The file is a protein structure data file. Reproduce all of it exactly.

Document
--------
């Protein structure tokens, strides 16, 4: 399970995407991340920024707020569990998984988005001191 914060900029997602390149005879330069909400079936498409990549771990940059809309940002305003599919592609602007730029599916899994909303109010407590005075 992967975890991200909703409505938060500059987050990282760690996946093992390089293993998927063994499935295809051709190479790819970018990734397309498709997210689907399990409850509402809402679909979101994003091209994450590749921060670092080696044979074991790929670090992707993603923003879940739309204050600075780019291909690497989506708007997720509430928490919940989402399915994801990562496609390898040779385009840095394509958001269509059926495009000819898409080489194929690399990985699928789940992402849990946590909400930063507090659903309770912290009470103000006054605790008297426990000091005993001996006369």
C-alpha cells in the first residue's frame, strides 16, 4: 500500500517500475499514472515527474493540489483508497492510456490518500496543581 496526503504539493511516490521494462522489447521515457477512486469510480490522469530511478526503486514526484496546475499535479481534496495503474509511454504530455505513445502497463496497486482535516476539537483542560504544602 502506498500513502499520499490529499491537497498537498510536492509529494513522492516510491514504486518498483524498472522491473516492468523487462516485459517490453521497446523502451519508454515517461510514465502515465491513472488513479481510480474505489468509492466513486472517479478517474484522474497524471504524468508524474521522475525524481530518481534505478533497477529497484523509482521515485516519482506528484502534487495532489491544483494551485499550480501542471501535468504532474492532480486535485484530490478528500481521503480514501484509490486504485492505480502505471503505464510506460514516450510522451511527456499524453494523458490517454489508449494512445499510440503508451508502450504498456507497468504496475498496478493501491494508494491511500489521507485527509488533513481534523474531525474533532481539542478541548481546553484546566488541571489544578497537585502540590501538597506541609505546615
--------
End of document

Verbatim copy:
């Protein structure tokens, strides 16, 4: 399970995407991340920024707020569990998984988005001191 914060900029997602390149005879330069909400079936498409990549771990940059809309940002305003599919592609602007730029599916899994909303109010407590005075 992967975890991200909703409505938060500059987050990282760690996946093992390089293993998927063994499935295809051709190479790819970018990734397309498709997210689907399990409850509402809402679909979101994003091209994450590749921060670092080696044979074991790929670090992707993603923003879940739309204050600075780019291909690497989506708007997720509430928490919940989402399915994801990562496609390898040779385009840095394509958001269509059926495009000819898409080489194929690399990985699928789940992402849990946590909400930063507090659903309770912290009470103000006054605790008297426990000091005993001996006369």
C-alpha cells in the first residue's frame, strides 16, 4: 500500500517500475499514472515527474493540489483508497492510456490518500496543581 496526503504539493511516490521494462522489447521515457477512486469510480490522469530511478526503486514526484496546475499535479481534496495503474509511454504530455505513445502497463496497486482535516476539537483542560504544602 502506498500513502499520499490529499491537497498537498510536492509529494513522492516510491514504486518498483524498472522491473516492468523487462516485459517490453521497446523502451519508454515517461510514465502515465491513472488513479481510480474505489468509492466513486472517479478517474484522474497524471504524468508524474521522475525524481530518481534505478533497477529497484523509482521515485516519482506528484502534487495532489491544483494551485499550480501542471501535468504532474492532480486535485484530490478528500481521503480514501484509490486504485492505480502505471503505464510506460514516450510522451511527456499524453494523458490517454489508449494512445499510440503508451508502450504498456507497468504496475498496478493501491494508494491511500489521507485527509488533513481534523474531525474533532481539542478541548481546553484546566488541571489544578497537585502540590501538597506541609505546615